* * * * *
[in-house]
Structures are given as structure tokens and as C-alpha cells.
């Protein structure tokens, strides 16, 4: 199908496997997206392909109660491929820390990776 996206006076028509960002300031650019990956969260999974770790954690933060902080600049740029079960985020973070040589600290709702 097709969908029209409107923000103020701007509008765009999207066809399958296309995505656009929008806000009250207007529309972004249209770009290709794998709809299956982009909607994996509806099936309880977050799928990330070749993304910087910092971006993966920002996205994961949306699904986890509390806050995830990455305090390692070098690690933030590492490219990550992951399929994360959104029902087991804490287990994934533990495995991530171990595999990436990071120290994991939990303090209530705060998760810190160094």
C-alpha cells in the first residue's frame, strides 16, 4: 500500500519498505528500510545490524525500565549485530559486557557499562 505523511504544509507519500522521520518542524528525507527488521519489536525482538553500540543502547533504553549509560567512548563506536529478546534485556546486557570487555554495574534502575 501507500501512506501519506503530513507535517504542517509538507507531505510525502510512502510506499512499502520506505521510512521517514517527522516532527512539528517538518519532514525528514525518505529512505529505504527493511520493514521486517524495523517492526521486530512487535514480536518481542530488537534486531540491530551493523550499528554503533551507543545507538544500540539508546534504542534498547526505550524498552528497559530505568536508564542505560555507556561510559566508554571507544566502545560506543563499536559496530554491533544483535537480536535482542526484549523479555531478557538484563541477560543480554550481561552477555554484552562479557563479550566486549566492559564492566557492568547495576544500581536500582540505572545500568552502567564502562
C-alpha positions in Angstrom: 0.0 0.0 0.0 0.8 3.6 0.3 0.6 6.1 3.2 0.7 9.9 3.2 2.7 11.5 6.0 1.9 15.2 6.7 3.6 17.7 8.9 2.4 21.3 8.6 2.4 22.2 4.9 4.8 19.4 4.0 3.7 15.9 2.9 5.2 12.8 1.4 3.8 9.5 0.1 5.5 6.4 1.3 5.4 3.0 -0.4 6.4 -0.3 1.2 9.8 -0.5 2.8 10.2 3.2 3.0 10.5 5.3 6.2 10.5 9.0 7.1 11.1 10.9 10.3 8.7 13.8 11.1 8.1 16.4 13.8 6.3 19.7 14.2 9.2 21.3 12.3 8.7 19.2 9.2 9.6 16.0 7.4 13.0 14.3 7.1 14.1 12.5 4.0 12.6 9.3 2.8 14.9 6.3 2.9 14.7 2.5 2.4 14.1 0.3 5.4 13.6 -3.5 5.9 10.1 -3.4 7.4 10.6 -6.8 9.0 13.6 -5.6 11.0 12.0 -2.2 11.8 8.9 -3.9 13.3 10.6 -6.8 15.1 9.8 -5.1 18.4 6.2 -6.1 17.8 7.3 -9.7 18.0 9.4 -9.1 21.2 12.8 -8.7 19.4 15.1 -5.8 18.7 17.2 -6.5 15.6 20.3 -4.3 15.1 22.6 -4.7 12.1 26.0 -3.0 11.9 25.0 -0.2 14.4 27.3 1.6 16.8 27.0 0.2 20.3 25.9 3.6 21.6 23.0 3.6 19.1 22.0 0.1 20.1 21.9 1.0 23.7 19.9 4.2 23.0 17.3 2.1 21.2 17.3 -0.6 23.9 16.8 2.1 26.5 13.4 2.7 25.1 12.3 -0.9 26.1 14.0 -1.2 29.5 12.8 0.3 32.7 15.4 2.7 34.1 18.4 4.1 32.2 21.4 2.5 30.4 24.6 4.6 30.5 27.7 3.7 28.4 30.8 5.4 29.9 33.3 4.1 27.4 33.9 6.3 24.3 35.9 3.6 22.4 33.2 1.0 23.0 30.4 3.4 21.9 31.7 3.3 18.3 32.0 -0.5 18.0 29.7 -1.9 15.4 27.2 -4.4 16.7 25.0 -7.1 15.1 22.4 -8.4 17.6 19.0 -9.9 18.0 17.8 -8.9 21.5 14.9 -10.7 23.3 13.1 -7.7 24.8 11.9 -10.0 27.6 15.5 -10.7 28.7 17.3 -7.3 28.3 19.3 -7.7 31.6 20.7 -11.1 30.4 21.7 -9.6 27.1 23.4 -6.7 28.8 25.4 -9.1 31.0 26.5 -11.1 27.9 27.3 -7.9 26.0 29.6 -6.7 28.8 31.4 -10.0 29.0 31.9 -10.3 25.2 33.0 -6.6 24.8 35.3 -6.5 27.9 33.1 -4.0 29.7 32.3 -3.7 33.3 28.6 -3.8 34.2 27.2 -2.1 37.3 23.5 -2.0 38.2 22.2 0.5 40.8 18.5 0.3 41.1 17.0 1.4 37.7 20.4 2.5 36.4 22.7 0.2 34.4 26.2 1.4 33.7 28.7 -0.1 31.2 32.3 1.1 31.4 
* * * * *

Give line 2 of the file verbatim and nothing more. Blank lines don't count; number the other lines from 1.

Structures are given as structure tokens and as C-alpha cells.